The Renville Agreement marked the low point of republican fortunes. The Dutch, moreover, were not the only threat. In western Java in 1948, an Islamic mystic named Kartosuwirjo, with the support of kyai and others, established a breakaway regime called the Indonesian Islamic State (Negara Islam Indonesia), better known as Darul Islam (from the Arabic, dar-al-Islam, house or country of Islam), a political movement committed to the establishment of a Muslim theocracy. Kartosuwirjo and his followers stirred the cauldron of local unrest in West Java until he was captured and executed in 1962.

.................

Immediately following the Madiun Affair, the Dutch launched a second "police action" that captured Yogyakarta on December 19, 1948. Sukarno, Hatta, who was there serving both as vice president and prime minister, and other republican leaders were arrested and exiled to northern Sumatra or the island of Bangka. An emergency republican government was established in western Sumatra. But The Hague's hard-fisted policies aroused a strong international reaction not only among newly independent Asian countries, such as India, but also among members of the UN Security Council, including the United States. In January 1949, the Security Council passed a resolution demanding the reinstatement of the republican government. The Dutch were also pressured to accept a full transfer of authority in the archipelago to Indonesians by July 1, 1950. The Round Table Conference was held in The Hague from August 23 to November 2, 1949 to determine the means by which the transfer could be accomplished. Parties to the negotiations were the republic, the Dutch, and the federal states that the Dutch had set up following their police actions.

The result of the conference was an agreement that the Netherlands would recognize the RUSI as an independent state, that all Dutch military forces would be withdrawn, and that elections would be held for a Constituent Assembly. Two particularly difficult questions slowed down the negotiations: the status of West New Guinea, which remained under Dutch control, and the size of debts owed by Indonesia to the Netherlands, an amount of 4.3 billion guilders being agreed upon. Sovereignty was formally transferred on December 27, 1949.

The RUSI, an unwieldy federal creation, was made up of sixteen entities: the Republic of Indonesia, consisting of territories in Java and Sumatra with a total population of 31 million, and the fifteen states established by the Dutch, one of which, Riau, had a population of only 100,000. The RUSI constitution gave these territories outside the republic representation in the RUSI legislature that was far in excess of their populations. In this manner, the Dutch hoped to curb the influence of the densely populated republican territories and maintain a postindependence relationship that would be amenable to Dutch interests......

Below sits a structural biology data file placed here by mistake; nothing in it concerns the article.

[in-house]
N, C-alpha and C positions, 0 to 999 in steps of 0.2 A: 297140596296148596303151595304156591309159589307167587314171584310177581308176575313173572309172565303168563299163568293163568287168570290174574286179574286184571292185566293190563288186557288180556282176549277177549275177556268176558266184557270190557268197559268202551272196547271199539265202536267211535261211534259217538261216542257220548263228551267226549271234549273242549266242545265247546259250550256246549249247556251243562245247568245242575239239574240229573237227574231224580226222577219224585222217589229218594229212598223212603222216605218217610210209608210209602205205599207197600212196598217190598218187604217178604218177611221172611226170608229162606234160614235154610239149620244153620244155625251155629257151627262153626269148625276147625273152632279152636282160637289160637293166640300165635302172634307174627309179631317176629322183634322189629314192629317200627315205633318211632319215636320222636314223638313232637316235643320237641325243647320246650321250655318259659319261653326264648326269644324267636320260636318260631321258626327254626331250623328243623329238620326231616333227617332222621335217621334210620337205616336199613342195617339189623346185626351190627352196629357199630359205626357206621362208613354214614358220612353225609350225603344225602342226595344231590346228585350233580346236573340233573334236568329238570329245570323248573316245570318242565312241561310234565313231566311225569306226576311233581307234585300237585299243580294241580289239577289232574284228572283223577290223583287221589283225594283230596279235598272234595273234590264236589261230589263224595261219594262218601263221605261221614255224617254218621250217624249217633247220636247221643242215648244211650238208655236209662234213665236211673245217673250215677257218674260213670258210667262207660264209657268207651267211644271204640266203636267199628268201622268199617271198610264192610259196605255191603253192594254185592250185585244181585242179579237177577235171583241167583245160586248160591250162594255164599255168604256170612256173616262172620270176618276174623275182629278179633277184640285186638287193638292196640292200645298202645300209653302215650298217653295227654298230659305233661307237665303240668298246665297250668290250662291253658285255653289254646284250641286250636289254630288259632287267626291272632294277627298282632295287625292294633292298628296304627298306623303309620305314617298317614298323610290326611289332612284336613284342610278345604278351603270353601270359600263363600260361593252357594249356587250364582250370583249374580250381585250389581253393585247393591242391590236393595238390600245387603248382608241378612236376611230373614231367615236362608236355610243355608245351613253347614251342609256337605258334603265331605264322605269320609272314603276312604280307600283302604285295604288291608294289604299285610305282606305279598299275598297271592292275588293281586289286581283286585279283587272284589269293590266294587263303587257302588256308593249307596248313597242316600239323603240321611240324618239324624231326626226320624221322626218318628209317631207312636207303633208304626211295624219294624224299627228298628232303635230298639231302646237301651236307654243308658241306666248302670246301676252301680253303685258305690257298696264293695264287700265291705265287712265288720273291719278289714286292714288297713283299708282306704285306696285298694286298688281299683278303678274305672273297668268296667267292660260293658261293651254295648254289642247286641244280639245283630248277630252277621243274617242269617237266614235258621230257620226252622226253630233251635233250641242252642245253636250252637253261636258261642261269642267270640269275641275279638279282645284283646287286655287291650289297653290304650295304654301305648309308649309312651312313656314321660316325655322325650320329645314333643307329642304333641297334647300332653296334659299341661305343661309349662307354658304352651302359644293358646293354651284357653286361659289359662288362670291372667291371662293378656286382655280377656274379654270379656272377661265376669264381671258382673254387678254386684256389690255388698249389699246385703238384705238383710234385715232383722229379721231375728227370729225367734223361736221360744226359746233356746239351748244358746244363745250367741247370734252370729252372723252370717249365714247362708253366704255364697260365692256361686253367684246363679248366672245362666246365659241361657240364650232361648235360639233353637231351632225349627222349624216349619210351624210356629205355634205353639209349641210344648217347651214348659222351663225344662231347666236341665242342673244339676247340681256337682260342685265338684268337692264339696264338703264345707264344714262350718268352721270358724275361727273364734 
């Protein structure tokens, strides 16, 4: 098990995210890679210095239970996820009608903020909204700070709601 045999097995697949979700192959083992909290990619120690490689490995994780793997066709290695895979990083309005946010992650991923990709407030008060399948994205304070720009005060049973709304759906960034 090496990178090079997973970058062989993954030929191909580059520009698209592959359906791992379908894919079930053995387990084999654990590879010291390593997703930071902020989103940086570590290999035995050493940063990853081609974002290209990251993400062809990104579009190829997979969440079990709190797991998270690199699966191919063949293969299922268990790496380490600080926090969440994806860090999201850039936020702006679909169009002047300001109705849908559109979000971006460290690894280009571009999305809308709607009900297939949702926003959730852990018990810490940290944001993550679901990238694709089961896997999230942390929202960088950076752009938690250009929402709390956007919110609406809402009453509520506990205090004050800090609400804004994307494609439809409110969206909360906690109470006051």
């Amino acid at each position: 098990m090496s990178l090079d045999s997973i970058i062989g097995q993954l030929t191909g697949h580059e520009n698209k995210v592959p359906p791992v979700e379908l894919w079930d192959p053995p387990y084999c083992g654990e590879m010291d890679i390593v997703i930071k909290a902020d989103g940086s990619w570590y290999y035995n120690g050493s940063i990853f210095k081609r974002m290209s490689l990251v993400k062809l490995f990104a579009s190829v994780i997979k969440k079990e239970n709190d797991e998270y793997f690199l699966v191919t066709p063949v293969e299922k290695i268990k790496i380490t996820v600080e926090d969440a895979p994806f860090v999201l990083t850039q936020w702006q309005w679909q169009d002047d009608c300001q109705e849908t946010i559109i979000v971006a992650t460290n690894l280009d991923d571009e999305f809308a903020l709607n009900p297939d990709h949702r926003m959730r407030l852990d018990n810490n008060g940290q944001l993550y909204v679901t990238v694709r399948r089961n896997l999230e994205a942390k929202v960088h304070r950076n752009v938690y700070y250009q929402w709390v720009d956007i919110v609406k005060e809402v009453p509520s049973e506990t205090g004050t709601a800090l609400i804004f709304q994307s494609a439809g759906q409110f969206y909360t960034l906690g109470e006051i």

The consolidation process had been accelerated in January 1950 by an abortive coup d'├ętat in West Java led by Raymond Paul Pierre "The Turk" Westerling, a Dutch commando and counterinsurgency expert who, as a commander in the Royal Netherlands Indies Army (KNIL), had used terroristic, guerrilla-style pacification methods against local populations during the National Revolution. Jakarta extended its control over the West Java state of Pasundan in February. Other states, under strong pressure from Jakarta, relinquished their federal status during the following months. But in April 1950, the Republic of South Maluku (RMS) was proclaimed at Ambon. With its large Christian population and long history of collaboration with Dutch rule (Ambonese soldiers had formed an indispensable part of the colonial military), the region was one of the few with substantial pro-Dutch sentiment. The Republic of South Maluku was suppressed by November 1950, and the following year some 12,000 Ambonese soldiers accompanied by their families went to the Netherlands, where they established a Republic of South Maluku government-in-exile.


The Dutch were as obstinate as the Belgians, but had more resources. The Dutch framed the independence struggle as a fight against collaborators. The Indonesians worked with the Japanese because the Dutch were going to keep their colony. Unlike the Americans, who clearly told the Filipinos they would be free on July 4, 1946. Which meant that Filipino nationalists would fight the racist and cruel Japanese, knowing that the Americans had a leave by date. Sukarno and the Indonesians worked with the Japanese because they felt they had no choice. The Dutch then turned this against the Indonesians who wanted to get 350 years of colonialism off their back.

The parallels between the Dutch in Indonesia and the the US in Iraq are a lot closer than the Dutch would like to consider. They basically launched their return on false pretexts and then fought a brutal, losing war for four full years. The same people who had survived Nazi brutality went on murderous rampages against the Indonesia people.

As we will see, there has NEVER been any accountability for this, despite the problems Indonesia still has. Resentment over the Chinese business class, one created by the Dutch, struggles on Timor, in Aceh, and in the Moluccas all stem from Dutch misrule and cruelty. The lack of democratic institutions and the primacy of the military also come from the refusal of the Dutch to educate anyone decently. Ninety-three percent illiteracy in 1940 was clearly a plan for continued subjugation.

Even the Japanese, who were both racist and cruel, were seen as an improvement over the Dutch, a fact not really discussed in Holland. The Dutch made a deliberate decision to make a weak post-colonial state. We see the effects of those decisions today.

Now, we'll discuss post-colonial warfare another time, and that is where the CIA plays a large and murderous role. But much of Indonesia's problems stems from the way the Dutch were forced to hand over power.

Despite a liberal philisophy at home, the Dutch East Indies saw none of that. They got the back of the Dutch hand and poverty, as the Dutch stole their land and resources and divided their people into competing against each other. And it was Truman who forced their hand, by threatening to end Marshall Plan aid to Holland. The Dutch basically had to be slapped across the head to end their pointless, losing war in Indonesia, and they still tried to game the results.

posted by Steve @ 7:51:00 PM

7:51:00 PM